I think this is a great article. Most parents do not have the money, resources nor time do such. In this economy, many families are maintaining. None of us entered special education with our kids thinking it would involved attorneys, lawyers and advocates. None of us ever imagined we would be fighting for the rights of our kids in this day and age. Many parents are exhausted with the process. What is happening? Some parents are networking ways to make things work for their kids inside and outside the school districts. Some of us feel like soldiers with battle fatigue after dealing with school districts. We are renewed and have found new and creative ways to educate key kids with or without the school district.

  • 7 Carol 05/07/13 at 6:29 pm

    What do you do when a district only has 2 options for a special needs child…mainstream or very low functioning class with 14 students with very varied ability levels and disabilities….only one teacher. Reading in this class only utilizes varied worksheets or making peanut/butter & jelly sandwiches. Last year we requested scientifically based core reading program. The child with autism & ADHDwas given Read 180. She did nothing but plummet all year and they kept her at the same level…no other method was proposed and no changes took places when scores keptt declining. Now, she is going to the high school. The reading materials again will not be researched based…Remedia publication assignments.Child reads at the 4-5 level,but comprehension when stories at 7th grade are read aloud to her is about 80% .How do we proceed?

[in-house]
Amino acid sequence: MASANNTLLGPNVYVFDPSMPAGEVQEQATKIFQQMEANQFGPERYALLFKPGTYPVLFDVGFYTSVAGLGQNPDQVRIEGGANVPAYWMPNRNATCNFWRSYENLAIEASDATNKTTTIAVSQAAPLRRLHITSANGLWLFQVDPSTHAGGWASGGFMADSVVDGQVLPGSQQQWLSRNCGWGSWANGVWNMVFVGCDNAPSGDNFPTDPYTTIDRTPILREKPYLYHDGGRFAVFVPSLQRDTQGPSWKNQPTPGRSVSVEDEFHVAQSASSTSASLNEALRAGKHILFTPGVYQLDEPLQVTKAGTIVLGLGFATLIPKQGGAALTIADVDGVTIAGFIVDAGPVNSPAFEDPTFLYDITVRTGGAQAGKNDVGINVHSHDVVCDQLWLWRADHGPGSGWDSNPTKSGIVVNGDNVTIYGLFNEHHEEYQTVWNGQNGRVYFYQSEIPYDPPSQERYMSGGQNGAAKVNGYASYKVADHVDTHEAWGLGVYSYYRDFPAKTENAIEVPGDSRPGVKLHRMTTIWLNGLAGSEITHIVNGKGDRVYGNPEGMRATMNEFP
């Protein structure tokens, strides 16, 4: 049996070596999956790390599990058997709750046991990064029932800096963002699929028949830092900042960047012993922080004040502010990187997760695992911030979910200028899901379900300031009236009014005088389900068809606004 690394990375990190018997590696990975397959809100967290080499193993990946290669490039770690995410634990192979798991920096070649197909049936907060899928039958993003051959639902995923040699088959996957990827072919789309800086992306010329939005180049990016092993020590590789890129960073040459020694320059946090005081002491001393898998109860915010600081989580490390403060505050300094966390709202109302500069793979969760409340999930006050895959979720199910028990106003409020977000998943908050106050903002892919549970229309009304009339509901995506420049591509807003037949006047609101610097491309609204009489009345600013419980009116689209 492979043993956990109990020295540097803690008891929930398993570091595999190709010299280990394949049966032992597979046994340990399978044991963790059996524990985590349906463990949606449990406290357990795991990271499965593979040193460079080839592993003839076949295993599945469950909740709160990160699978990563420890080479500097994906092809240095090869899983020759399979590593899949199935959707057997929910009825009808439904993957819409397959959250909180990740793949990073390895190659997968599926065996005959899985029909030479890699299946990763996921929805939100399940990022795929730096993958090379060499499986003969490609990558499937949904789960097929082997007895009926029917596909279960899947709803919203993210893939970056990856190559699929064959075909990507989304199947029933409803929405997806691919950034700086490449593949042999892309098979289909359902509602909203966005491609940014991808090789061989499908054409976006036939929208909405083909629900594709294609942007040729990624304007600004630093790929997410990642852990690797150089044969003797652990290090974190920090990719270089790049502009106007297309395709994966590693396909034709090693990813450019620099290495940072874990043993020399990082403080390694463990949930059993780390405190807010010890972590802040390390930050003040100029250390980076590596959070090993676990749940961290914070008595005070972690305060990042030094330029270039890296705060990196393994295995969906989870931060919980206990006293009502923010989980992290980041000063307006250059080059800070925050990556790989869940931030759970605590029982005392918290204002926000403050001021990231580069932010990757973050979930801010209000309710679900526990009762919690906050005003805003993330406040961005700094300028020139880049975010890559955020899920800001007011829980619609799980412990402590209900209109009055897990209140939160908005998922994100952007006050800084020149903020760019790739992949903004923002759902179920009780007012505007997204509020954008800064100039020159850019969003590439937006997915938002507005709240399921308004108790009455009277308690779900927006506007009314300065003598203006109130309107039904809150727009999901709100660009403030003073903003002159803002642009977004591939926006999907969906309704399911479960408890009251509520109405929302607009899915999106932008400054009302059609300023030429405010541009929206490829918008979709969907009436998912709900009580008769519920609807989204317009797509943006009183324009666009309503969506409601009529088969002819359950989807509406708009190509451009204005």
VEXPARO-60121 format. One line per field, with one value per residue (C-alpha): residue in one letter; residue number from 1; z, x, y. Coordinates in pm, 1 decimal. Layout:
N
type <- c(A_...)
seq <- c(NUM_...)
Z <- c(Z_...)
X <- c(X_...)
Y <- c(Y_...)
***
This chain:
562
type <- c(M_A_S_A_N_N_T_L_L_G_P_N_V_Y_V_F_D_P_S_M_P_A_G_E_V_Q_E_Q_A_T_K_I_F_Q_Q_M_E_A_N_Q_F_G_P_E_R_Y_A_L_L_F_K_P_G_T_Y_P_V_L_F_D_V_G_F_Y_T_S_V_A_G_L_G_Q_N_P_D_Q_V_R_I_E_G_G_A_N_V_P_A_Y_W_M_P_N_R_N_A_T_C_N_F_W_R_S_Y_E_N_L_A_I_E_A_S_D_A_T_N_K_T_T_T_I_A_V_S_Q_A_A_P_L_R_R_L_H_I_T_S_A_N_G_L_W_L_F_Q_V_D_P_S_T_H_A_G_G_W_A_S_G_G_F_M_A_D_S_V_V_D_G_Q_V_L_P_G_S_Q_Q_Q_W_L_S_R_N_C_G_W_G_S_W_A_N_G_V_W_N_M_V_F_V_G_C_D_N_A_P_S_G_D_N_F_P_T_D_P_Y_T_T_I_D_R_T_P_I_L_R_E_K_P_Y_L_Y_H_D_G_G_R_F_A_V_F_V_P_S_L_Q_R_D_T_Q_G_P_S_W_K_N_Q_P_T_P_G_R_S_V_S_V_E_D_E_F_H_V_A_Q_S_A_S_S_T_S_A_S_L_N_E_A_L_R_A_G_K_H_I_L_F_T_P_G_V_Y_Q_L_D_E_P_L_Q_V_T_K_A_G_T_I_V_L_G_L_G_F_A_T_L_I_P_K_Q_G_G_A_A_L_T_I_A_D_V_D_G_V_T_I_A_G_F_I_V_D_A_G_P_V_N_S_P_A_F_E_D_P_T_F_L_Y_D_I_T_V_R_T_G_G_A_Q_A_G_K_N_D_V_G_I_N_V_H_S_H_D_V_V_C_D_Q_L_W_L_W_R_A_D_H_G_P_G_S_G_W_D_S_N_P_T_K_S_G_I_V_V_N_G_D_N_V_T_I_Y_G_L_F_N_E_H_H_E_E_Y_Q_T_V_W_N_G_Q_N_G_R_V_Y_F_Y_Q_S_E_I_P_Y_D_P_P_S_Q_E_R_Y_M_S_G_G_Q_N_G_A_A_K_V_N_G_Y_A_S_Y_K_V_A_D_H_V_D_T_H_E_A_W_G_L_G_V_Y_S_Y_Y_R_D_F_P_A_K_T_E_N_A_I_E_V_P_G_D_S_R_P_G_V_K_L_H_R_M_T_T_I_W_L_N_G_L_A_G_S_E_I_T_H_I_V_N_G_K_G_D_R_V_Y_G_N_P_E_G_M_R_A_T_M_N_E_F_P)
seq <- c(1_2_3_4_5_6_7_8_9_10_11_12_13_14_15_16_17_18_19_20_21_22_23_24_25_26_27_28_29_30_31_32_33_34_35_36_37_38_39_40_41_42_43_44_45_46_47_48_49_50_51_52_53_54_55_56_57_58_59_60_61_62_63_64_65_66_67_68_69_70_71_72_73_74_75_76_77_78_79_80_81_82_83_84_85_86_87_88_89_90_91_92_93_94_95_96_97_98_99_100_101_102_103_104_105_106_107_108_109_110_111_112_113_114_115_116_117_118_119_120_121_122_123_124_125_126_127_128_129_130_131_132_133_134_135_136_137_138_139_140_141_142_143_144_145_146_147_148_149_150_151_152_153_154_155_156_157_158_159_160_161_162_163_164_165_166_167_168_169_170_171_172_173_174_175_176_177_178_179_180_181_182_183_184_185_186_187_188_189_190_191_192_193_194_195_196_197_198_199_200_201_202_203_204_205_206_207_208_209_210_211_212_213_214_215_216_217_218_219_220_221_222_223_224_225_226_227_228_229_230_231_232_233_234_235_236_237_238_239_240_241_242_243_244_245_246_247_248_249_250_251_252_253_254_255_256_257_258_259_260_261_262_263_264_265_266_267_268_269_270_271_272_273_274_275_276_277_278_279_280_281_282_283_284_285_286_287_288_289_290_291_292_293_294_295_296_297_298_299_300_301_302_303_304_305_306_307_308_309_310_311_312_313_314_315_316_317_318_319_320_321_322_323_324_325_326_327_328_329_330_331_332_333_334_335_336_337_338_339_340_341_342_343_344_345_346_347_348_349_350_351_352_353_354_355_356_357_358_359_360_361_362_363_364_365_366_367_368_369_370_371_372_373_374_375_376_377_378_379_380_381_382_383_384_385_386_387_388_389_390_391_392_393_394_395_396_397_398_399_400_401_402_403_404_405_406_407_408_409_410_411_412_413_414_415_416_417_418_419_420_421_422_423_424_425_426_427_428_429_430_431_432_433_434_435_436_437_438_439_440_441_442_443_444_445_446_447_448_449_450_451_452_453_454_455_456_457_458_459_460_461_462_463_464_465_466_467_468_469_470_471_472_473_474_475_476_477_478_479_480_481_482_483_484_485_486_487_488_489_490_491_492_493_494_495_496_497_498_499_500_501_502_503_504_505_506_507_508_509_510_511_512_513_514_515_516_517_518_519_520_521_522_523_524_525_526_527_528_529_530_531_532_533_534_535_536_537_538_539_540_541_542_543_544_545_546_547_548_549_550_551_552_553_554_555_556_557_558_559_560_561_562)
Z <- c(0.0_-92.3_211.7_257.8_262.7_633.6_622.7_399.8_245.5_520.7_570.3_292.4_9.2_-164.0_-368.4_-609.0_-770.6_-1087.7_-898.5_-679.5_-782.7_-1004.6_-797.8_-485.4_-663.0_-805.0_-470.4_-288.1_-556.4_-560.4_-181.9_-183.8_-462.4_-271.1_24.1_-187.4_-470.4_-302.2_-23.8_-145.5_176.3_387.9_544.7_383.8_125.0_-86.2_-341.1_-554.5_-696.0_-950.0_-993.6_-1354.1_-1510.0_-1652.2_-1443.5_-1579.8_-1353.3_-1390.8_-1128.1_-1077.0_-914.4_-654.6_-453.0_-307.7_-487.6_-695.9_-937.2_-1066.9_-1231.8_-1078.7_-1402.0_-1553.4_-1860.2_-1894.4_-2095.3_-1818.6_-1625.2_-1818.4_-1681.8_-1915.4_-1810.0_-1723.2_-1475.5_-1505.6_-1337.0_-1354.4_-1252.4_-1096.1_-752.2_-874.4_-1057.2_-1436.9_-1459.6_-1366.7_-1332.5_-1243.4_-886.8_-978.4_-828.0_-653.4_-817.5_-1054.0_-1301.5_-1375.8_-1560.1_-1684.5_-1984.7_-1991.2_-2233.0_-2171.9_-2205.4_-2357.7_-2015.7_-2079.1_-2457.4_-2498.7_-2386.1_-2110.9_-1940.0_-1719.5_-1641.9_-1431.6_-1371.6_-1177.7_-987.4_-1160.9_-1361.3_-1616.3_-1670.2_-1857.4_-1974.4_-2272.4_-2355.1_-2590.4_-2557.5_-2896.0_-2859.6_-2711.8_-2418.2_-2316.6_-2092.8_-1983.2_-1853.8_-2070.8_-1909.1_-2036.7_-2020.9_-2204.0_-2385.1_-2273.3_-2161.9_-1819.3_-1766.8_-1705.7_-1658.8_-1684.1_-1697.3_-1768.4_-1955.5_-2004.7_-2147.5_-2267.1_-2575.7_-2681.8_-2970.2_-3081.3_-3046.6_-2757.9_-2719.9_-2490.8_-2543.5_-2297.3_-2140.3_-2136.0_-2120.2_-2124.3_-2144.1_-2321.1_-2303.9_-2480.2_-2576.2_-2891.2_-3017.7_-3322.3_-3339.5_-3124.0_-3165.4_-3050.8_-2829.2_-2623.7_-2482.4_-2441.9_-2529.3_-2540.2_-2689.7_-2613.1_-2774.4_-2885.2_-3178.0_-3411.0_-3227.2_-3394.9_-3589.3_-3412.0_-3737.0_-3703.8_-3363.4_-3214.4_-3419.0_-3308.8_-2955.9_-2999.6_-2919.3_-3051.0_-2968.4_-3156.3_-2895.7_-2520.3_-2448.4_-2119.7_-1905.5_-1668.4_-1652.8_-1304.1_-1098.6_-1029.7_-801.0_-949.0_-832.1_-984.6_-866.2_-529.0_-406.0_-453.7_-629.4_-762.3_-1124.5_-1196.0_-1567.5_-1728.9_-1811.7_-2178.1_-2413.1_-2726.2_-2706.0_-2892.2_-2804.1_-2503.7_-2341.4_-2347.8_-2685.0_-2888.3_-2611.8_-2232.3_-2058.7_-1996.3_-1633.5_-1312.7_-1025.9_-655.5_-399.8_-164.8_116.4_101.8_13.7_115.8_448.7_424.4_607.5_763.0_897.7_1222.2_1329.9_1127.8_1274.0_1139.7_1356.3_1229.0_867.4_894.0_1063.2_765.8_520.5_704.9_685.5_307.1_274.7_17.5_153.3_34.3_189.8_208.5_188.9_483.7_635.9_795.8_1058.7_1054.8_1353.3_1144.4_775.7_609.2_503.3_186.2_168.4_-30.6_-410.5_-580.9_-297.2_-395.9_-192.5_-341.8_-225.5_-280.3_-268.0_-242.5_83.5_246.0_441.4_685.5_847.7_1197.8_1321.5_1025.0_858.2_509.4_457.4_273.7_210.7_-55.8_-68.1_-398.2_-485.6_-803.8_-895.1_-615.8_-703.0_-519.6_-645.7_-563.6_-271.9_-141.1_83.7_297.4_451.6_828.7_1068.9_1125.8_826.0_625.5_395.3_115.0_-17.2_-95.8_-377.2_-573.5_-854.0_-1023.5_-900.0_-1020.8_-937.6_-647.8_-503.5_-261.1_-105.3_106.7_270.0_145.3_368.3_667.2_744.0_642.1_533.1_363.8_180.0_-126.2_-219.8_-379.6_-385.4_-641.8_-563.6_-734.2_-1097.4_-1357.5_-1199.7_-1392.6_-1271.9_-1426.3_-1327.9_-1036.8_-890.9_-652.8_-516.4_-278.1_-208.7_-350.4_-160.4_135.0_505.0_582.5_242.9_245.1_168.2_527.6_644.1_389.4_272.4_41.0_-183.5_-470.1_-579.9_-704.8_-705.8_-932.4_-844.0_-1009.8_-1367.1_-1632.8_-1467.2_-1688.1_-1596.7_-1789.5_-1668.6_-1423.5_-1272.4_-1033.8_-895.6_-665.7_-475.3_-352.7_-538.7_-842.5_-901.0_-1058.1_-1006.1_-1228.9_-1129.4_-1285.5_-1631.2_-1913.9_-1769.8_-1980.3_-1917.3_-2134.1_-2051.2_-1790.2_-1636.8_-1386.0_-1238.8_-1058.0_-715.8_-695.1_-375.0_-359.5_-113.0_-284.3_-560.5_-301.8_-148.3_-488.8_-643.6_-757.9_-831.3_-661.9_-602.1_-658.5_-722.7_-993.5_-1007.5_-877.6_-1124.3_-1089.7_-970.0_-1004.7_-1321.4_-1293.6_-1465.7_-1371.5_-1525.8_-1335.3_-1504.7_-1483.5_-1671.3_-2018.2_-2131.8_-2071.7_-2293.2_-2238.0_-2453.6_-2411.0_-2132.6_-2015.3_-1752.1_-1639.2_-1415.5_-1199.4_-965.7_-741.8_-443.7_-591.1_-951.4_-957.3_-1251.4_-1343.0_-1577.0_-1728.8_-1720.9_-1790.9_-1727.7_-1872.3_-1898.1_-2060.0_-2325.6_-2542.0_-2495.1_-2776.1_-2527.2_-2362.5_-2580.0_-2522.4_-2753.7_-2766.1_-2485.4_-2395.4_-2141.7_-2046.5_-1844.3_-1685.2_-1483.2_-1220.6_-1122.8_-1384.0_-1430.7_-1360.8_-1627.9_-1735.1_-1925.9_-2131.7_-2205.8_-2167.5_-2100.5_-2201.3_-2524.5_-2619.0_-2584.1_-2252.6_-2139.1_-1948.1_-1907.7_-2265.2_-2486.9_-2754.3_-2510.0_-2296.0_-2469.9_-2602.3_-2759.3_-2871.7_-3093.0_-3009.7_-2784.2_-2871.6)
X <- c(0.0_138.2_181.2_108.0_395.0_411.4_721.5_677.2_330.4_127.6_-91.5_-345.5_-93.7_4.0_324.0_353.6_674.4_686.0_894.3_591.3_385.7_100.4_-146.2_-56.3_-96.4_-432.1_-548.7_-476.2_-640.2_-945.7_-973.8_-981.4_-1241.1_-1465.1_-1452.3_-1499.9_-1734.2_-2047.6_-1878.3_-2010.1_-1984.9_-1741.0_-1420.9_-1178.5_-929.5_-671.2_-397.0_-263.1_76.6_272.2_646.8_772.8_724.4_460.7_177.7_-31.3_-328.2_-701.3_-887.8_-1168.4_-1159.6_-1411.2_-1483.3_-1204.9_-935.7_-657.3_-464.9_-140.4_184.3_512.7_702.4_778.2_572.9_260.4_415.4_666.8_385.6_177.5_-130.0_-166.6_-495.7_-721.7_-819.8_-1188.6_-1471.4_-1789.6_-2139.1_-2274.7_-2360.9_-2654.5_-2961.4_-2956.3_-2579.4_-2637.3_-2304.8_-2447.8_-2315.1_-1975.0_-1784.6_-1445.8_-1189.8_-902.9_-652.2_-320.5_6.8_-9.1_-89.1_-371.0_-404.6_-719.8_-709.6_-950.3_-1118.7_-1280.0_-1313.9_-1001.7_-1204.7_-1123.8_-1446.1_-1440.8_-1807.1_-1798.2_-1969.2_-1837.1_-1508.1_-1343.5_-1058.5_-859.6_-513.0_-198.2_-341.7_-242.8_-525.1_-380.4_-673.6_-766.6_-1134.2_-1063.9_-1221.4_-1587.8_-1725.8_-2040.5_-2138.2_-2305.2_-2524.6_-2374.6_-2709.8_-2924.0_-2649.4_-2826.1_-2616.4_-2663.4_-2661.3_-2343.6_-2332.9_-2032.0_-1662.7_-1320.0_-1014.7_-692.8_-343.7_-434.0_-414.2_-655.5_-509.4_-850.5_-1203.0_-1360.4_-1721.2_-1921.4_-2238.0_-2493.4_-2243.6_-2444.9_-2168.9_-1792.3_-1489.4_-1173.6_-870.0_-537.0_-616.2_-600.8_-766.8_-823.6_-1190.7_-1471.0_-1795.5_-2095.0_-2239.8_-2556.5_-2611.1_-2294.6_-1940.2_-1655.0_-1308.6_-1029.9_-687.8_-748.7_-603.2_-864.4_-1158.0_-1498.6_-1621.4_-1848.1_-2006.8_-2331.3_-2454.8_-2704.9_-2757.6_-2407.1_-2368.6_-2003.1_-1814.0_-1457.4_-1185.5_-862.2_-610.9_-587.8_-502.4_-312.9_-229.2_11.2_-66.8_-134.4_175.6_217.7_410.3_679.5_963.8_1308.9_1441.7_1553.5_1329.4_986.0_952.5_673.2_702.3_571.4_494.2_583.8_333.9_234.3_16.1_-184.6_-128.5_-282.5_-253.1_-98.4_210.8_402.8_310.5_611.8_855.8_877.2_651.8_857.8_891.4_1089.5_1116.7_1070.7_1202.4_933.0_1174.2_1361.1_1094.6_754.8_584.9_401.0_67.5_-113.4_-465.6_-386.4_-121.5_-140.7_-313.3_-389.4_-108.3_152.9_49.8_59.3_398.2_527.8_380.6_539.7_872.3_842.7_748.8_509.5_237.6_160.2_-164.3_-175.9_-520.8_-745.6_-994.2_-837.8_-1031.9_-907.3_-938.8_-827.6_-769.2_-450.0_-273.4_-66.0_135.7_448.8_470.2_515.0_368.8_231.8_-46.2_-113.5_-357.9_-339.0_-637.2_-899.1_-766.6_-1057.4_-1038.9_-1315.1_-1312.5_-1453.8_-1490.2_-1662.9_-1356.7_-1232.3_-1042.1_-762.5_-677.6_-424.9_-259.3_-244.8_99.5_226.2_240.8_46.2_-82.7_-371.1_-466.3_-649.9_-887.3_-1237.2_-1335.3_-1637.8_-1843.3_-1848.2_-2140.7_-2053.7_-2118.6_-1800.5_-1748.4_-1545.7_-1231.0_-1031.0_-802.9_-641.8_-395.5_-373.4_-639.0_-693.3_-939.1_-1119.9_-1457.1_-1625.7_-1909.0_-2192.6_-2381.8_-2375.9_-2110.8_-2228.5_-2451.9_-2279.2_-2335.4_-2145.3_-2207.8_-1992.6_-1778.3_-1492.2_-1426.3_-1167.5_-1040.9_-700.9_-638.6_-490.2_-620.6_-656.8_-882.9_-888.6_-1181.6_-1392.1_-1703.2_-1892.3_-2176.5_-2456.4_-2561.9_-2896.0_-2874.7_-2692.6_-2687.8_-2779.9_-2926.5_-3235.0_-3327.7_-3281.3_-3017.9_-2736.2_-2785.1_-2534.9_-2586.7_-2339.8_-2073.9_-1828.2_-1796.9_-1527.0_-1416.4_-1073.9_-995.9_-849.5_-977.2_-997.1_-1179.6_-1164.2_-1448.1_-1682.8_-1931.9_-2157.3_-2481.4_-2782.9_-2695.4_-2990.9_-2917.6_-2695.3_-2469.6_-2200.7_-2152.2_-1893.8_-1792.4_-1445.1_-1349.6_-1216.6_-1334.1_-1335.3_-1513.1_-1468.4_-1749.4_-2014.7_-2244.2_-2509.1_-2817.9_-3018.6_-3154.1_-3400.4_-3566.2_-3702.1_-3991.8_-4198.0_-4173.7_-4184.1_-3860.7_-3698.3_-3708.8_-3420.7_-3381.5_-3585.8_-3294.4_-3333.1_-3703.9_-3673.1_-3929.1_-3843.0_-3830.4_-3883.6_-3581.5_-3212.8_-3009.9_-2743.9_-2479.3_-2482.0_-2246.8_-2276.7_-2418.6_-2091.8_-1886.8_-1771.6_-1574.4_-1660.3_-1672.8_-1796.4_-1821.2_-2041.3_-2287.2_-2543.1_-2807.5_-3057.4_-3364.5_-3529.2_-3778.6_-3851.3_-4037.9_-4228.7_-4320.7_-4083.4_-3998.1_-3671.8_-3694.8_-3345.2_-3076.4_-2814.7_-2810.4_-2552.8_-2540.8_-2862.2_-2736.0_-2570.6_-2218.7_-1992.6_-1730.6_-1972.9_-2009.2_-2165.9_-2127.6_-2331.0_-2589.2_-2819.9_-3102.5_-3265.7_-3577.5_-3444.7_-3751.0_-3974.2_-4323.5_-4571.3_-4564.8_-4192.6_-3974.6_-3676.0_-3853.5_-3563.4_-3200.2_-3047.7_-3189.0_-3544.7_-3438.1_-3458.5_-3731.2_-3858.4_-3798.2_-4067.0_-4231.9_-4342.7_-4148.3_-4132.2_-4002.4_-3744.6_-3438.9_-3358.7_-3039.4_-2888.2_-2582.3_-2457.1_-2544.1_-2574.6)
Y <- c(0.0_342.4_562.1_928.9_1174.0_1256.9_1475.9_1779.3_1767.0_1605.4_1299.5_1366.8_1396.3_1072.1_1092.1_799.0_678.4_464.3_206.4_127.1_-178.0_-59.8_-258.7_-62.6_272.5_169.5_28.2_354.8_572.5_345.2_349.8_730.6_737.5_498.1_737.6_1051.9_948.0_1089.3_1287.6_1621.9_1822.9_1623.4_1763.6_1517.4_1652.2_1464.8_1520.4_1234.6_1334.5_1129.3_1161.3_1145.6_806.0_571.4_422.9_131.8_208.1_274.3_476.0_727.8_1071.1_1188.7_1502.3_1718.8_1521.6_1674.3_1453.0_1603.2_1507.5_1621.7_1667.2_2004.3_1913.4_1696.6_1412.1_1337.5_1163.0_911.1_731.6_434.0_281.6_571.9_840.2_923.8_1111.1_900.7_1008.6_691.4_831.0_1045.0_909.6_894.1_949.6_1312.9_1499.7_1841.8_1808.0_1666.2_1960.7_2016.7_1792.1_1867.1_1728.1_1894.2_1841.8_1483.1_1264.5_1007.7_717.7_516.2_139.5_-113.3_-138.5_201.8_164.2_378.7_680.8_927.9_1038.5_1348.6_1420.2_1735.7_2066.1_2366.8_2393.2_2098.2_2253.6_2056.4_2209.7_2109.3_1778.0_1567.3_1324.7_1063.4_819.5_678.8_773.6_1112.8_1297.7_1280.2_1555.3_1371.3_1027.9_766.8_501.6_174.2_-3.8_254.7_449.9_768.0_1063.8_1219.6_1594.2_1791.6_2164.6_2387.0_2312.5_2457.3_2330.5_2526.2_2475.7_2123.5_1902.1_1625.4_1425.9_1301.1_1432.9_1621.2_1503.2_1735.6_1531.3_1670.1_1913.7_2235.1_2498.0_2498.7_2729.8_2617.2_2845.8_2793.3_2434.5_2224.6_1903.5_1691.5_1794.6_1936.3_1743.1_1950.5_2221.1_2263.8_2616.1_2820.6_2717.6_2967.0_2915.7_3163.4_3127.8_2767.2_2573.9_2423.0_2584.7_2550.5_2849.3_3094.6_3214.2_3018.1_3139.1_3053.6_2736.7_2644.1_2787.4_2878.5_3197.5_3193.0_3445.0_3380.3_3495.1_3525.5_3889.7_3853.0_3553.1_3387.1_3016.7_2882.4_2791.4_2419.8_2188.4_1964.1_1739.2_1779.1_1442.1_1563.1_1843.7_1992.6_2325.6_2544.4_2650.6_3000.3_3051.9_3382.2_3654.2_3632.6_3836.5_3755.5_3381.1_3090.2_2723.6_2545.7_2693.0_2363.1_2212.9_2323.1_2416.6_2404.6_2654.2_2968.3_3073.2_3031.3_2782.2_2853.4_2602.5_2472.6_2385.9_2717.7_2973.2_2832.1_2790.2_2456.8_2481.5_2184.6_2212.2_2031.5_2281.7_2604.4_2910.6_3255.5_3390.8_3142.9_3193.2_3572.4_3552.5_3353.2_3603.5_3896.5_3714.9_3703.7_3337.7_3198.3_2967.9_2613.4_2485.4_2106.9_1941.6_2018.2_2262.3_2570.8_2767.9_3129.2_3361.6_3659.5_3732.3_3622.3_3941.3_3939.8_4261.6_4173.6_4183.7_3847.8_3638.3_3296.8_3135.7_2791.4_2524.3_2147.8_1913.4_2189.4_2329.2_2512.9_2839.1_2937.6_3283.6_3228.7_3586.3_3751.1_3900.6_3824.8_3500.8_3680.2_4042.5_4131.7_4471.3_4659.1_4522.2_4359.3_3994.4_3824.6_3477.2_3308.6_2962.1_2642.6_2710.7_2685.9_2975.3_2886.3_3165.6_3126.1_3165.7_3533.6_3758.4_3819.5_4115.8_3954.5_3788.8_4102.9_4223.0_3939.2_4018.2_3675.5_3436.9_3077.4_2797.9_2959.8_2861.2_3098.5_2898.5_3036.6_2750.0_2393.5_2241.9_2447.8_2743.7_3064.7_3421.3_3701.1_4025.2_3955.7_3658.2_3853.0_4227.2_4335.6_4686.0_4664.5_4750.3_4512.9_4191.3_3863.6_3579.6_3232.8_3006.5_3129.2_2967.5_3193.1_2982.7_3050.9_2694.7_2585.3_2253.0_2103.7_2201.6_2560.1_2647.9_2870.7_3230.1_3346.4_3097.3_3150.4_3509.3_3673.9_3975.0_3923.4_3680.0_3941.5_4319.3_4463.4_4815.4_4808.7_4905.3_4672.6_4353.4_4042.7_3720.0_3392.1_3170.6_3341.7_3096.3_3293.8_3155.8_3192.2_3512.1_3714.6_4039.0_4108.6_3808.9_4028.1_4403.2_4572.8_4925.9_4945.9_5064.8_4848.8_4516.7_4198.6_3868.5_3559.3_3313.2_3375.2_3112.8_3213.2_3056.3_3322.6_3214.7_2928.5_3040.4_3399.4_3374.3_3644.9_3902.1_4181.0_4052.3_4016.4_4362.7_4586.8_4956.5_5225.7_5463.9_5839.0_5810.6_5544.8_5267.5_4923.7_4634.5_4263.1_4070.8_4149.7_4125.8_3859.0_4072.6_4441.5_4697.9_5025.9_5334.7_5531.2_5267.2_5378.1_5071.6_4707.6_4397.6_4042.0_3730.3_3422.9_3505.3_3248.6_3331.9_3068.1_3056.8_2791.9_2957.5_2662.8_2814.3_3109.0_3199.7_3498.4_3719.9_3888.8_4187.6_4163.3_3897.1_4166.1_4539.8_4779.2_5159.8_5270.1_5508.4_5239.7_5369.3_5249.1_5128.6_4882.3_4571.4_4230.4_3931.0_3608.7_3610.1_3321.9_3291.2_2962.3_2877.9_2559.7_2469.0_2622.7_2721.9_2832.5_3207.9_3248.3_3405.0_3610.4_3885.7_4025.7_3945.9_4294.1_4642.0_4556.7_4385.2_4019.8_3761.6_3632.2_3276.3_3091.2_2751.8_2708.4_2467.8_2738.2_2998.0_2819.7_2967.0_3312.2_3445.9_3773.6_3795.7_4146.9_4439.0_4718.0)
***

• 8 Marcela 03/18/13 at 12:00 pm

    I think it is so very important that parents of special needs children have a lawyer. We ended up having to hire a lawyer from CSNLG for my son this past year. We were trying to enroll him in school, and the school refused to put him in the class we requested. The lawyer was able to advocate for us, and he is now in a classroom. I am so happy with the outcome. This article is very informative and gives a good brief breakdown of information a parent may need. Thank you so much!

  • 9 Chuck 03/18/13 at 10:13 am

    This is a useful article to remind parents of their right to file a complaint. I believe that each state must report to OSEP the # of complaints by topic that they have during a year. If the total # & for different topics should increase a large amount this could get the attention of the state and OSEP.
    Frequently I hear from TX parents that schools do not do the actions that the state tells them to take after a complaint is investigated. State rules list a number of interventions & sanctions that the state can use when this happens. However, due to politics or something, this does not happen often. Advice on how parents can deal with this situation would be appreciated.